Ducts that leak heated air into unheated spaces can add hundreds of dollars a year to your heating and cooling bills, but you can reduce that loss by sealing and insulating your ducts. Insulating ducts in unconditioned spaces is usually very cost-effective. 

Cooling

  • Set your programmable thermostat as high as is comfortable in the summer and raise the setpoint when you’re sleeping or away from home.
  • Clean or replace filters on air conditioners once a month or as recommended.
  • Turn off kitchen, bath, and other exhaust fans within 20 minutes after you have cooked or bathed; when replacing exhaust fans, consider installing high-efficiency, low-noise models.
  • During summer, keep the window coverings closed during the day to block the sun’s heat.
  • Select energy-efficient products when you buy new cooling equipment.

Heating

  • Set your programmable thermostat as low as is comfortable in the winter and lower the setpoint when you’re sleeping or away from home.
  • Clean or replace filters on furnaces once a month or as recommended.
  • Clean warm-air registers, baseboard heaters, and radiators as needed; make sure they are not blocked by furniture, carpeting, or drapes.
  • Eliminate trapped air from hot-water radiators once or twice a season; if unsure about how to perform this task, contact a professional.
  • Place heat-resistant radiator reflectors between exterior walls and the radiators.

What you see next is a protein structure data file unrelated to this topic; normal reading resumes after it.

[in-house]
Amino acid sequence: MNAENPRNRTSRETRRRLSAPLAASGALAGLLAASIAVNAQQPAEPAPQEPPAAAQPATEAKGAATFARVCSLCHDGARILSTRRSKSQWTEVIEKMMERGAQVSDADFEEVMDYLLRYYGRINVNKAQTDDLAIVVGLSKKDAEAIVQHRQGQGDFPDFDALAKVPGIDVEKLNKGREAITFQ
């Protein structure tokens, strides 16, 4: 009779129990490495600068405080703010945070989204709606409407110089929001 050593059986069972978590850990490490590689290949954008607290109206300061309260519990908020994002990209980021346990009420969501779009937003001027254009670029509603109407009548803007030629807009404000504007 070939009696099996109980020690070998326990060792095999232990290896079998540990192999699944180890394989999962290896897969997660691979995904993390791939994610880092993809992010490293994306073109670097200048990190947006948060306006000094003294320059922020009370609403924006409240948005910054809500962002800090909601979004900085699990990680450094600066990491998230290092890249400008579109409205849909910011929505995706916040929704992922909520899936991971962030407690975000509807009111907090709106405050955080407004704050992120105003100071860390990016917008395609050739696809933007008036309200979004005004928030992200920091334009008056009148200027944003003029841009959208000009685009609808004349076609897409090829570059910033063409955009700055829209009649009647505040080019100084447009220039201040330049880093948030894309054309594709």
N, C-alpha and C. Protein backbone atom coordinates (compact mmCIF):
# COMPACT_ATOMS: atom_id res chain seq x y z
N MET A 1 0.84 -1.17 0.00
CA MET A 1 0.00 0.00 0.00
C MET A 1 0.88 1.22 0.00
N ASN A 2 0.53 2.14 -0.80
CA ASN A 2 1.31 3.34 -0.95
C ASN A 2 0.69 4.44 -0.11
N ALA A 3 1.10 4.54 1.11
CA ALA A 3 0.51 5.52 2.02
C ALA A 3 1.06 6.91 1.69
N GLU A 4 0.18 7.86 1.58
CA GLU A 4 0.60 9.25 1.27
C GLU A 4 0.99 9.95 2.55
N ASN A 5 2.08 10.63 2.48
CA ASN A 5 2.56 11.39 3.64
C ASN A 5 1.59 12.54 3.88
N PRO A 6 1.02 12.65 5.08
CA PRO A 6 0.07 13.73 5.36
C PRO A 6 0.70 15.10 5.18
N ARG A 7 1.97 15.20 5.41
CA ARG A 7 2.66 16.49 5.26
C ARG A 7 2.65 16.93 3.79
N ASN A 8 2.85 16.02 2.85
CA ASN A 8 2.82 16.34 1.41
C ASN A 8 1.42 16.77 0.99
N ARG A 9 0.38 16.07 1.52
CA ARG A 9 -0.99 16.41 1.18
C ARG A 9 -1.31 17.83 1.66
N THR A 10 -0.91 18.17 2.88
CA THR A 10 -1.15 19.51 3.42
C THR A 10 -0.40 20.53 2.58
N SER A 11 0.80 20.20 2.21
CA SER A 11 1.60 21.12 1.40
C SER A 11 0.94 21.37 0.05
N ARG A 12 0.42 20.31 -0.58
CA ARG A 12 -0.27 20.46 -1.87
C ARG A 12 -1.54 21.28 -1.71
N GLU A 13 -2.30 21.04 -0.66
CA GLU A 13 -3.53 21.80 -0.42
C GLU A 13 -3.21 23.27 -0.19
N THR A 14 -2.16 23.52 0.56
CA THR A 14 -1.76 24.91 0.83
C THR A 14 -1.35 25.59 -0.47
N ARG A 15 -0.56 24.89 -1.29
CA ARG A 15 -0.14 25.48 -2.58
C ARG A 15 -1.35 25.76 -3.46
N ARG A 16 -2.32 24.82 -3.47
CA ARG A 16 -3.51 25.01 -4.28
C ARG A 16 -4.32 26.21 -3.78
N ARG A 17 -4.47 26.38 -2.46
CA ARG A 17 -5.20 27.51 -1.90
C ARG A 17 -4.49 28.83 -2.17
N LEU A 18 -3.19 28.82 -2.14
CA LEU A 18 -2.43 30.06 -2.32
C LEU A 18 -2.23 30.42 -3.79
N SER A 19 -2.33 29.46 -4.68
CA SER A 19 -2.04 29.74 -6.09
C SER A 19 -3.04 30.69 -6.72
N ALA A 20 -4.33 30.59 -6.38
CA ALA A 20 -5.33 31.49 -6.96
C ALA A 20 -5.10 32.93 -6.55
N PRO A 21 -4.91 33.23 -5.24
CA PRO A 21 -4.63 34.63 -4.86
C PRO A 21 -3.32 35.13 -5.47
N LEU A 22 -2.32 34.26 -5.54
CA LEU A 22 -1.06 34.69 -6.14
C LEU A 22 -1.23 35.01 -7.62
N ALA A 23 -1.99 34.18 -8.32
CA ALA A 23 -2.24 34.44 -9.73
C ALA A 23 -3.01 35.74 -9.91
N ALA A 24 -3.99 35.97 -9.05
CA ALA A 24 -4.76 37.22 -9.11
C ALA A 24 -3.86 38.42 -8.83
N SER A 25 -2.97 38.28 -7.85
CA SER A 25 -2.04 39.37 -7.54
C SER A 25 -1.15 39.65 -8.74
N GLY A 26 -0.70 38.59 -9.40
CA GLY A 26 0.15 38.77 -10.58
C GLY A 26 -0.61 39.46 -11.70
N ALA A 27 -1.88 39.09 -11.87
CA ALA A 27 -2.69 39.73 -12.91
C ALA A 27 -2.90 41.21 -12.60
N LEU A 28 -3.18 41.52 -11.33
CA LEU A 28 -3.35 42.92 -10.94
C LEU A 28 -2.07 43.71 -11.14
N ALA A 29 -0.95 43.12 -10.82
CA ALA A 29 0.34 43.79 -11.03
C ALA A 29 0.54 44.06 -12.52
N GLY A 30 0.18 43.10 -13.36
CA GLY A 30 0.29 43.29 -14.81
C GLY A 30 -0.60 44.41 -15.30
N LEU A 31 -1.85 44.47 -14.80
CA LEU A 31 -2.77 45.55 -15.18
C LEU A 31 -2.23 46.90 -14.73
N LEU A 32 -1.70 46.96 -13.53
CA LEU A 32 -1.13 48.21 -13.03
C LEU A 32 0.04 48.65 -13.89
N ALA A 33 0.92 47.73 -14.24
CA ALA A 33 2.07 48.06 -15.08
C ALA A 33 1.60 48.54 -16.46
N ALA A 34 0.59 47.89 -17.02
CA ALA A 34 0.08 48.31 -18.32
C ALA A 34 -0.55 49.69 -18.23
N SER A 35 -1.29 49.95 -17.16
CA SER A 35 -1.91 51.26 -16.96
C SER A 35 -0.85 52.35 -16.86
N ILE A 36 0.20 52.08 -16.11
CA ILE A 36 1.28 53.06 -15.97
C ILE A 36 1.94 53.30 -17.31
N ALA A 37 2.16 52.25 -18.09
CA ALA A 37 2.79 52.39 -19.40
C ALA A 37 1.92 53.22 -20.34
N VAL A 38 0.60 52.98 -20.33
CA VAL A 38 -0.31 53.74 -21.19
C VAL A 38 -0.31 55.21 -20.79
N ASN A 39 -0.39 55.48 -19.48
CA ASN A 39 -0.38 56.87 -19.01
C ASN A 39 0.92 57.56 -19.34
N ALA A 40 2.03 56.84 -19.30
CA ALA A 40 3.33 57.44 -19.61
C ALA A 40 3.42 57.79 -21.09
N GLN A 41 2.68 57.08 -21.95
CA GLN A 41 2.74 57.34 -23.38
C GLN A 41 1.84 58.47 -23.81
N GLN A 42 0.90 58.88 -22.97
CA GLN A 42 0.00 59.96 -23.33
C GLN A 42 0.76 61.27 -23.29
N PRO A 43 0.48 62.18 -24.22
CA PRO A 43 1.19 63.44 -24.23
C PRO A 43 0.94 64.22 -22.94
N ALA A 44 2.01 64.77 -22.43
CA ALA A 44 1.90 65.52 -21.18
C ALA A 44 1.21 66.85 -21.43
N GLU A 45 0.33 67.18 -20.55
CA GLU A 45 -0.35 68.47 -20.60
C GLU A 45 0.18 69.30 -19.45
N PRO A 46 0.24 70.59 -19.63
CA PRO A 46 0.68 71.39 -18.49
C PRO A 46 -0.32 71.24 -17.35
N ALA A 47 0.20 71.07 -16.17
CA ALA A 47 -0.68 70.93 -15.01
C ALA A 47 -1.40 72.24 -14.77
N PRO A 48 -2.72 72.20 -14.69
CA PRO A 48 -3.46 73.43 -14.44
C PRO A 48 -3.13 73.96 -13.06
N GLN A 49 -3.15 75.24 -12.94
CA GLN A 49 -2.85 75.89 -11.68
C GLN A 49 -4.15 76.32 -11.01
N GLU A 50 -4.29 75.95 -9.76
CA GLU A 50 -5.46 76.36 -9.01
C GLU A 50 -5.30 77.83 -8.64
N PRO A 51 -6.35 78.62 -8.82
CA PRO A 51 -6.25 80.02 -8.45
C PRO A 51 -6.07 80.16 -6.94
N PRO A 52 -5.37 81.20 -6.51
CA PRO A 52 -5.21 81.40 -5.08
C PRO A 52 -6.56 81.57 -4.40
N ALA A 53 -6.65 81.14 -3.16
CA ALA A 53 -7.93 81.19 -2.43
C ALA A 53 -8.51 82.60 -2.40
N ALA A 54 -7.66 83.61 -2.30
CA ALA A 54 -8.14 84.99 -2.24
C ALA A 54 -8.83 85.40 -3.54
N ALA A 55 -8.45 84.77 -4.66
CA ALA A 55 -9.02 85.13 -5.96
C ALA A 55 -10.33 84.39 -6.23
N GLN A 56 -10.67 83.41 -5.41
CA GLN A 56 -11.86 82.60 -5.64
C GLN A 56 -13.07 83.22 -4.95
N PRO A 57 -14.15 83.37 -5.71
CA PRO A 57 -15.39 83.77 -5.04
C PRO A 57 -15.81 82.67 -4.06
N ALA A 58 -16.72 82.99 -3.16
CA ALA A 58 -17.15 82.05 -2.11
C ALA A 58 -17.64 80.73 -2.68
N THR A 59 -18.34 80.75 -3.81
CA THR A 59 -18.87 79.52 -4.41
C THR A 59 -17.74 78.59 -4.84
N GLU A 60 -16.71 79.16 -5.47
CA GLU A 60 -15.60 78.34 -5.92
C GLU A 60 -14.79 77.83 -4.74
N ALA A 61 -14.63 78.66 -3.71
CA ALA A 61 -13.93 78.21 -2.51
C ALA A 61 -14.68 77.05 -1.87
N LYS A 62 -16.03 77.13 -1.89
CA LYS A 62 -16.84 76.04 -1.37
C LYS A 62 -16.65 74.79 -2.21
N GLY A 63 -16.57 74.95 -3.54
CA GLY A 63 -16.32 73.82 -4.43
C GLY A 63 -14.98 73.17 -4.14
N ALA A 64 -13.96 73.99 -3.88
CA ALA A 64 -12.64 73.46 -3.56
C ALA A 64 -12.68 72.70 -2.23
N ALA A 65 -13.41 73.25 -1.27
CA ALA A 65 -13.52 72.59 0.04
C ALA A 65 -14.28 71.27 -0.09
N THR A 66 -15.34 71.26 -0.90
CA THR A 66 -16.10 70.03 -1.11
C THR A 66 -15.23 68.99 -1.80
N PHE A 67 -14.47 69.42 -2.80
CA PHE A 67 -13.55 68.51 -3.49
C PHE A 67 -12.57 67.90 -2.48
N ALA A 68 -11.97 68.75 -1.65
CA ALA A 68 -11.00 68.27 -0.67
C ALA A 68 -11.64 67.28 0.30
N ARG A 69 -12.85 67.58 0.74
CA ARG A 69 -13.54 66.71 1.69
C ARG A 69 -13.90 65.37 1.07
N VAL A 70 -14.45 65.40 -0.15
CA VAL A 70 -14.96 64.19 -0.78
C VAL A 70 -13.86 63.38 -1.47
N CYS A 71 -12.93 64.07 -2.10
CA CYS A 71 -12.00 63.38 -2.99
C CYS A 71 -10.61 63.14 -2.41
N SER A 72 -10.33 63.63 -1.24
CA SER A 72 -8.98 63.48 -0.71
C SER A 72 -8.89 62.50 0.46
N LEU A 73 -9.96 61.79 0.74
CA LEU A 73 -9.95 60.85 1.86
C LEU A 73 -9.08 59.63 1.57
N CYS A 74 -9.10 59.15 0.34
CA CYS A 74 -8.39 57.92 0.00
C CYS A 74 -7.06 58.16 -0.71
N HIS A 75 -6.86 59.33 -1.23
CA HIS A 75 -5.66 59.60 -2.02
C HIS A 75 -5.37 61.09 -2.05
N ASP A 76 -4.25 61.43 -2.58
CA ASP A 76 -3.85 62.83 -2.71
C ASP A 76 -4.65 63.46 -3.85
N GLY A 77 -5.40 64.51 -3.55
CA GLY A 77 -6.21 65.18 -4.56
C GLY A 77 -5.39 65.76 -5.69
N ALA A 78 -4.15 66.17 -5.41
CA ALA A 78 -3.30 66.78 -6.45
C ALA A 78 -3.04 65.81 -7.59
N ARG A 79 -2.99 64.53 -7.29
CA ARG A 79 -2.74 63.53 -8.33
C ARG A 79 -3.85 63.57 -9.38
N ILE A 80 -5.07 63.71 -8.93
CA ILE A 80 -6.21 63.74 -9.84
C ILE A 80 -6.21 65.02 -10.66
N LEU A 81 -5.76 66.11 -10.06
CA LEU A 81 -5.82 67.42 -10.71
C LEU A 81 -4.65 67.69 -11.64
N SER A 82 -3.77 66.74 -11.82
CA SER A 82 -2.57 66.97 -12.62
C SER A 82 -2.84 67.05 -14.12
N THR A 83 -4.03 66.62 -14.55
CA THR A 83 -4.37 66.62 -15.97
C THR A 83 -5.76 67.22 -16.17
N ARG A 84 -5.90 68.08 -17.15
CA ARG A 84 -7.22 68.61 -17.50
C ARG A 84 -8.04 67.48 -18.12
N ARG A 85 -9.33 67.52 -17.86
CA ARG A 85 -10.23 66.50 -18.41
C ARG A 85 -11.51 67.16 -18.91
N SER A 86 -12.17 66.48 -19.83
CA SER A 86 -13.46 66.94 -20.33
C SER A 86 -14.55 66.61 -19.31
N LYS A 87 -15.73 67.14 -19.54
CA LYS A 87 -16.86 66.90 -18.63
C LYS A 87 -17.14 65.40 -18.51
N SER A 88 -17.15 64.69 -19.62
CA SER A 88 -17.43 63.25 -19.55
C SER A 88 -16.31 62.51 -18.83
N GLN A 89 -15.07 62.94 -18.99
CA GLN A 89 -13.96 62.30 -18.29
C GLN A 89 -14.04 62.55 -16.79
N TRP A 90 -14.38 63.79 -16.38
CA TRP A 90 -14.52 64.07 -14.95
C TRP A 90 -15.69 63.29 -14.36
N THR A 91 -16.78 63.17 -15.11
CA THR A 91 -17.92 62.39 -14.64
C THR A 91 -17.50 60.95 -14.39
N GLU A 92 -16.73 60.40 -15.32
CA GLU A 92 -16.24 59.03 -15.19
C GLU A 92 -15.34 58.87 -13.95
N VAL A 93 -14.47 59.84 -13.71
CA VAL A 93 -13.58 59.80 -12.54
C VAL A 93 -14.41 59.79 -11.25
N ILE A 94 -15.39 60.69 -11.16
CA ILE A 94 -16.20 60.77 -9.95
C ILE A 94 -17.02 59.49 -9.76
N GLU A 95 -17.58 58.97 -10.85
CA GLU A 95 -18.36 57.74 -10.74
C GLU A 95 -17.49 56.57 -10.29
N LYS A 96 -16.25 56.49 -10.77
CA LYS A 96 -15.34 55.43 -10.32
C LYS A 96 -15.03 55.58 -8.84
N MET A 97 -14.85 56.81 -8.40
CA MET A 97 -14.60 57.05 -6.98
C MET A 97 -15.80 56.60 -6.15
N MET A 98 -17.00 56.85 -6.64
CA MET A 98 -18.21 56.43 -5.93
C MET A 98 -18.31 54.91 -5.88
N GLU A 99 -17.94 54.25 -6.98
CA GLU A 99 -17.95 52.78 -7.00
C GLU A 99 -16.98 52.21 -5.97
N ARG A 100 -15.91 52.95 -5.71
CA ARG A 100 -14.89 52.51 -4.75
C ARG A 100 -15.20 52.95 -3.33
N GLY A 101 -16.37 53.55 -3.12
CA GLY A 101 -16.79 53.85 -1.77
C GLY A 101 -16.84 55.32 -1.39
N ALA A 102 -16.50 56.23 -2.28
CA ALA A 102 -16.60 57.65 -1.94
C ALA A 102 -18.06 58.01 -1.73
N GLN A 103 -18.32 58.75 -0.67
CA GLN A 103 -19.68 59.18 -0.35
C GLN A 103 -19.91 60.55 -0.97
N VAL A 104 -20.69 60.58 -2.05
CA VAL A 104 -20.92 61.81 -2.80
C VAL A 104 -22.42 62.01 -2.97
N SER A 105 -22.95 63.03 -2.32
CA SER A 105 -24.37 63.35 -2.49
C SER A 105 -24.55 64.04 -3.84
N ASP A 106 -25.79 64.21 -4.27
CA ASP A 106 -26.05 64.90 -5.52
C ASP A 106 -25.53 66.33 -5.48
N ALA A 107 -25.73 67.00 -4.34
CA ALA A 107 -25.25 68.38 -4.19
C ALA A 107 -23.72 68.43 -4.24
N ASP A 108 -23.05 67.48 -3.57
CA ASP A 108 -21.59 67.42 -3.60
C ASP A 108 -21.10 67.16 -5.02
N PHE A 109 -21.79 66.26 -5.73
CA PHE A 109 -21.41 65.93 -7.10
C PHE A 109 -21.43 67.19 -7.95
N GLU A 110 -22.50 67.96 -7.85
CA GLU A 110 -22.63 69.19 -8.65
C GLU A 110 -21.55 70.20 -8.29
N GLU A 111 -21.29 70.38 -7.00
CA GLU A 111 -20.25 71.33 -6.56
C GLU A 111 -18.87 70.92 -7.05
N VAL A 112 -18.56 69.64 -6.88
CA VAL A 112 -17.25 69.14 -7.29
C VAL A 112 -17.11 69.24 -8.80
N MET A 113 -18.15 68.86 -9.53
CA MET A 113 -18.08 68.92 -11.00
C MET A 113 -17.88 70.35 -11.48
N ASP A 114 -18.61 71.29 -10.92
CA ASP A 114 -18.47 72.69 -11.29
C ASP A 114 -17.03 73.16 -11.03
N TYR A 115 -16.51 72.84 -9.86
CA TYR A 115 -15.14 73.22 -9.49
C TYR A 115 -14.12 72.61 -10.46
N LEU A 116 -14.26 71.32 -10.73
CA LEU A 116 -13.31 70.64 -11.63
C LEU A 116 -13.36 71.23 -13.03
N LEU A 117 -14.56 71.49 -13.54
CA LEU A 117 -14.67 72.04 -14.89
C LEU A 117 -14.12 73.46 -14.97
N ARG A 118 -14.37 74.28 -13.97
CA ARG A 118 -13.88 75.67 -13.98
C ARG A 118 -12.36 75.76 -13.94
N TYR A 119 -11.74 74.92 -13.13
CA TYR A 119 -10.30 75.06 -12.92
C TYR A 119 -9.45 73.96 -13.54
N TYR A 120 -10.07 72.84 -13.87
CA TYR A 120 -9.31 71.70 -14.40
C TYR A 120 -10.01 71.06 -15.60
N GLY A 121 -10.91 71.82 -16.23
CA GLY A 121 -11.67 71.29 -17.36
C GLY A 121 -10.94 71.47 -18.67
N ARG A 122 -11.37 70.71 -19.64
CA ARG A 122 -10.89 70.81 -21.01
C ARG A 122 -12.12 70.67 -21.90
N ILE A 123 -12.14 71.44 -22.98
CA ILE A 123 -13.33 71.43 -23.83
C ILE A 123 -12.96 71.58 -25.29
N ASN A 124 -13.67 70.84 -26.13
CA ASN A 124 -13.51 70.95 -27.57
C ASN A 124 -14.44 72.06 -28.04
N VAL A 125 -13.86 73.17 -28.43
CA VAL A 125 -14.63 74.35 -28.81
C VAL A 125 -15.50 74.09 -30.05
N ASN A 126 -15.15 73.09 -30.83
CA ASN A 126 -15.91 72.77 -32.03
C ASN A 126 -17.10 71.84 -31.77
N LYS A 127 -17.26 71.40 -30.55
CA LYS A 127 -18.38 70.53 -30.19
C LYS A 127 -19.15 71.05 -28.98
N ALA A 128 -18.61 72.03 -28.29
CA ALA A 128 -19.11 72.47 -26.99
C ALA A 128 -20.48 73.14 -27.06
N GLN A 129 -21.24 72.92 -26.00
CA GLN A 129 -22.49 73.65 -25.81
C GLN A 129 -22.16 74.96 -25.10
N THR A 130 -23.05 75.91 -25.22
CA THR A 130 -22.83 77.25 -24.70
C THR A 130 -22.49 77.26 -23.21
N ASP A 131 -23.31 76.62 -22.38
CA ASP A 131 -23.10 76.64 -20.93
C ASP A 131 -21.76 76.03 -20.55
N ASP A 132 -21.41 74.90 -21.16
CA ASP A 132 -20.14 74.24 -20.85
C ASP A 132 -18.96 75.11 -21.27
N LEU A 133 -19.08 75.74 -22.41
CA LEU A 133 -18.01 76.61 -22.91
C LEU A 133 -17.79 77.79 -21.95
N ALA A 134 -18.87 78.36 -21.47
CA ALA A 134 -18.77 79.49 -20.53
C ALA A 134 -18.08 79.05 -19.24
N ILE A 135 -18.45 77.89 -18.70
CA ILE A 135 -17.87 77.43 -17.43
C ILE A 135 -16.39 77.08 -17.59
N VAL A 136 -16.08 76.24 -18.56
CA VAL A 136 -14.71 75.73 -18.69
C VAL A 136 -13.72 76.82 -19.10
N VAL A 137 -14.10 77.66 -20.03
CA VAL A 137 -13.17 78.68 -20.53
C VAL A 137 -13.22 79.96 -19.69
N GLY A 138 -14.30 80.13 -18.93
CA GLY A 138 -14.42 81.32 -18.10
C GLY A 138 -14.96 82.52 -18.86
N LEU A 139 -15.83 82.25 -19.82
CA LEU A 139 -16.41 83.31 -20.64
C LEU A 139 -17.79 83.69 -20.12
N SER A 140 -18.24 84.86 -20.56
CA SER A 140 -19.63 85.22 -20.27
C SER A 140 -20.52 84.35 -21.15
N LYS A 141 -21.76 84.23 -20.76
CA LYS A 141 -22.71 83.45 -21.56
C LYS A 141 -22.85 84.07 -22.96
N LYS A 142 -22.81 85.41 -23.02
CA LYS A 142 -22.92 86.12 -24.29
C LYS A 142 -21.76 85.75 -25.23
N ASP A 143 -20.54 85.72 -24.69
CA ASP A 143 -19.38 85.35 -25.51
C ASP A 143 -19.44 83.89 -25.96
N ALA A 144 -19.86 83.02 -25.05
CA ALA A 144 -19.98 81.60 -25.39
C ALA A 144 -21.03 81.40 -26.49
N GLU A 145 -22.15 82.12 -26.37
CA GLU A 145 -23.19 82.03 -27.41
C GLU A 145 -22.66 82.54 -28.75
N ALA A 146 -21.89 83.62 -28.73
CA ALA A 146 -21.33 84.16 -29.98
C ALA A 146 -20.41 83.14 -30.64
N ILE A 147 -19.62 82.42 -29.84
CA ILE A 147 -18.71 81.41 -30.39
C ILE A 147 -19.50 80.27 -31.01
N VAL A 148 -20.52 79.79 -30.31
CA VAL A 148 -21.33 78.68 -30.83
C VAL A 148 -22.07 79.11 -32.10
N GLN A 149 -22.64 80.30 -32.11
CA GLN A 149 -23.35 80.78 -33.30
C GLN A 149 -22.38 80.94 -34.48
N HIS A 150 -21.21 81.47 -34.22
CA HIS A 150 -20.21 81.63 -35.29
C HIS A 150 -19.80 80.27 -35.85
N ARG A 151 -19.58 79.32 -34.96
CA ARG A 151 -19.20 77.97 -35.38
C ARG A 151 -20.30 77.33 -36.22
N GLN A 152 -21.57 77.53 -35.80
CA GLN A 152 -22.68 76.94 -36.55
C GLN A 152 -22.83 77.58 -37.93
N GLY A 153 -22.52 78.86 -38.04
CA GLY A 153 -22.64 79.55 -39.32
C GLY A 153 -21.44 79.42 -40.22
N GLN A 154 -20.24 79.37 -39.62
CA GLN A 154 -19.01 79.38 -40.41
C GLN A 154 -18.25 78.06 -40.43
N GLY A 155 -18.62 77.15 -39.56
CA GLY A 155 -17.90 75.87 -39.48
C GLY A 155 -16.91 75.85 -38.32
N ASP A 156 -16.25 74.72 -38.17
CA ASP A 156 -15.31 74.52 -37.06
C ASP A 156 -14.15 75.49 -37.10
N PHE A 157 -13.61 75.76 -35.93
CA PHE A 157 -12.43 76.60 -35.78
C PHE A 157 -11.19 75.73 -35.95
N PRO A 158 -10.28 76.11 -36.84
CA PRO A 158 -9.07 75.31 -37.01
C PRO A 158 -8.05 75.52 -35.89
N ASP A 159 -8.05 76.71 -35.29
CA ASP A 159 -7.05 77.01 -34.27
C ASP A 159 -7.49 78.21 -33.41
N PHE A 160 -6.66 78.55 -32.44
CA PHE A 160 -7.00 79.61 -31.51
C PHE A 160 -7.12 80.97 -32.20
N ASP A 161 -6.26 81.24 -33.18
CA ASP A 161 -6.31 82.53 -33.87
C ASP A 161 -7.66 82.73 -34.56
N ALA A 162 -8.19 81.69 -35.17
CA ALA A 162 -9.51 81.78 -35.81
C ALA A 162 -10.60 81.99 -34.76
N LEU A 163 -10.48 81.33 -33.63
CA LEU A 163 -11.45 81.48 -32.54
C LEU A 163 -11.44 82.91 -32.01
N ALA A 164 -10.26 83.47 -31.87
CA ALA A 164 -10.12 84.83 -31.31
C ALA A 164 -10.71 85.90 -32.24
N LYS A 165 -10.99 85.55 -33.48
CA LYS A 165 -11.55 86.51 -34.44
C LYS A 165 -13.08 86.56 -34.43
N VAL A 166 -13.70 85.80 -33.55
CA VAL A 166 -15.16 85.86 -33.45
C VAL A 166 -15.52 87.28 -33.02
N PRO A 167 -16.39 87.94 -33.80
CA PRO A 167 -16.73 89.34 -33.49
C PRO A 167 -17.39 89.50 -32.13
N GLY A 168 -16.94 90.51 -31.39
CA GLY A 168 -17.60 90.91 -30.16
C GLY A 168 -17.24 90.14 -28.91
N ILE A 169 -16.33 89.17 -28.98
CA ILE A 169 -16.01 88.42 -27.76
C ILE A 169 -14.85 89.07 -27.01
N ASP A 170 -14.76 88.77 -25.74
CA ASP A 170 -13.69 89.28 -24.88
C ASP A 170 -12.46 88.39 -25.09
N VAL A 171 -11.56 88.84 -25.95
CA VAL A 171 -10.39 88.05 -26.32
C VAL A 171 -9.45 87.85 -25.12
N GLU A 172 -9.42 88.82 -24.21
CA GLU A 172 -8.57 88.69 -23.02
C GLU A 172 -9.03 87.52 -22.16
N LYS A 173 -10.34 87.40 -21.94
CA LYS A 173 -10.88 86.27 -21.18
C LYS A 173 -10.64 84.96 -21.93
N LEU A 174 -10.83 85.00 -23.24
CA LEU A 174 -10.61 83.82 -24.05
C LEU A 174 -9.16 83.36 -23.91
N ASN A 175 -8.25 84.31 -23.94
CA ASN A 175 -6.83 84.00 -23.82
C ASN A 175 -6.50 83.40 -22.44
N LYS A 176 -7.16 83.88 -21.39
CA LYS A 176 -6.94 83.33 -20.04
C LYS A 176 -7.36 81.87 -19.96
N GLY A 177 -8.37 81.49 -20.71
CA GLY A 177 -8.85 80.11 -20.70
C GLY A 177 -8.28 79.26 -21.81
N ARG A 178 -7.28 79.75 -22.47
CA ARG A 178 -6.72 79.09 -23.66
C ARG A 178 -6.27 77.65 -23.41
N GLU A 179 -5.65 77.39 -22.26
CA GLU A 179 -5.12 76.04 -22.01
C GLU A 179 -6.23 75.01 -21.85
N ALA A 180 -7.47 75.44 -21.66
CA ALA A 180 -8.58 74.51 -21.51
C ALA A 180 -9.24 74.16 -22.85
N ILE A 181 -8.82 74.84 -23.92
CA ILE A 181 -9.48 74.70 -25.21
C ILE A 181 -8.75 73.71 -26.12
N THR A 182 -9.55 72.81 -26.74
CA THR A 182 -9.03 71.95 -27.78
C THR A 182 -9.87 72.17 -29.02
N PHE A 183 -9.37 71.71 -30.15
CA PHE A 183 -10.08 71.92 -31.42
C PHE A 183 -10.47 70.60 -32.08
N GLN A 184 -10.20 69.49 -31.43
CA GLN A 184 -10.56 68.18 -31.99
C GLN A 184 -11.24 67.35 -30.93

• Turn off kitchen, bath, and other exhaust fans within 20 minutes after you are done cooking or bathing; when replacing exhaust fans, consider installing high-efficiency, low-noise models.
  • During winter, keep the draperies and shades on your south-facing windows open during the day to allow the sunlight to enter your home and closed at night to reduce the chill you may feel from cold windows.
  • Select energy-efficient products when you buy new heating equipment.

Water Heating

Water heating accounts for about 18% of your home’s energy use. Reducing your hot water use, employing energy-saving strategies, and choosing an energy-efficient water heater for your home pool can help you reduce your monthly water heating bills.

Tankless Water Heaters

Tankless water heaters, also known as demand-type or instantaneous water heaters, provide hot water only as it is needed. They don’t produce the standby energy losses associated with storage water heaters, which can save you money. 

Solar

Solar water heaters — also called solar domestic hot water systems — can be a cost-effective way to generate hot water for your home. They can be used in any climate, and the fuel they use — sunshine — is free.

Solar water heating systems include storage tanks and solar collectors. There are two types of solar water heating systems: active, which have circulating pumps and controls, and passive, which do not.

Reduce Hot Water Use

You can lower your water heating costs by using and wasting less hot water in your home. Water heating is the second-largest energy expense in your home. It typically accounts for about 18% of your utility bill after heating and cooling. To conserve hot water, you can fix leaks, install low-flow fixtures, and purchase an energy-efficient dishwasher and clothes washer.

Lower Water Heater Temperature

Some manufacturers set water heater thermostats at 140ºF, most households usually only require them to be set at 120ºF, which also slows mineral buildup and corrosion in your water heater and pipes. Water heated at 140ºF also poses a safety hazard—scalding.

Conclusion

Following these simple recommendations issued by the US Department of Energy will save you money and make your home or office more efficient. If you are interested in further exploring any of the aspects discussed here, please contact us here.

Sources: Us Department of Energy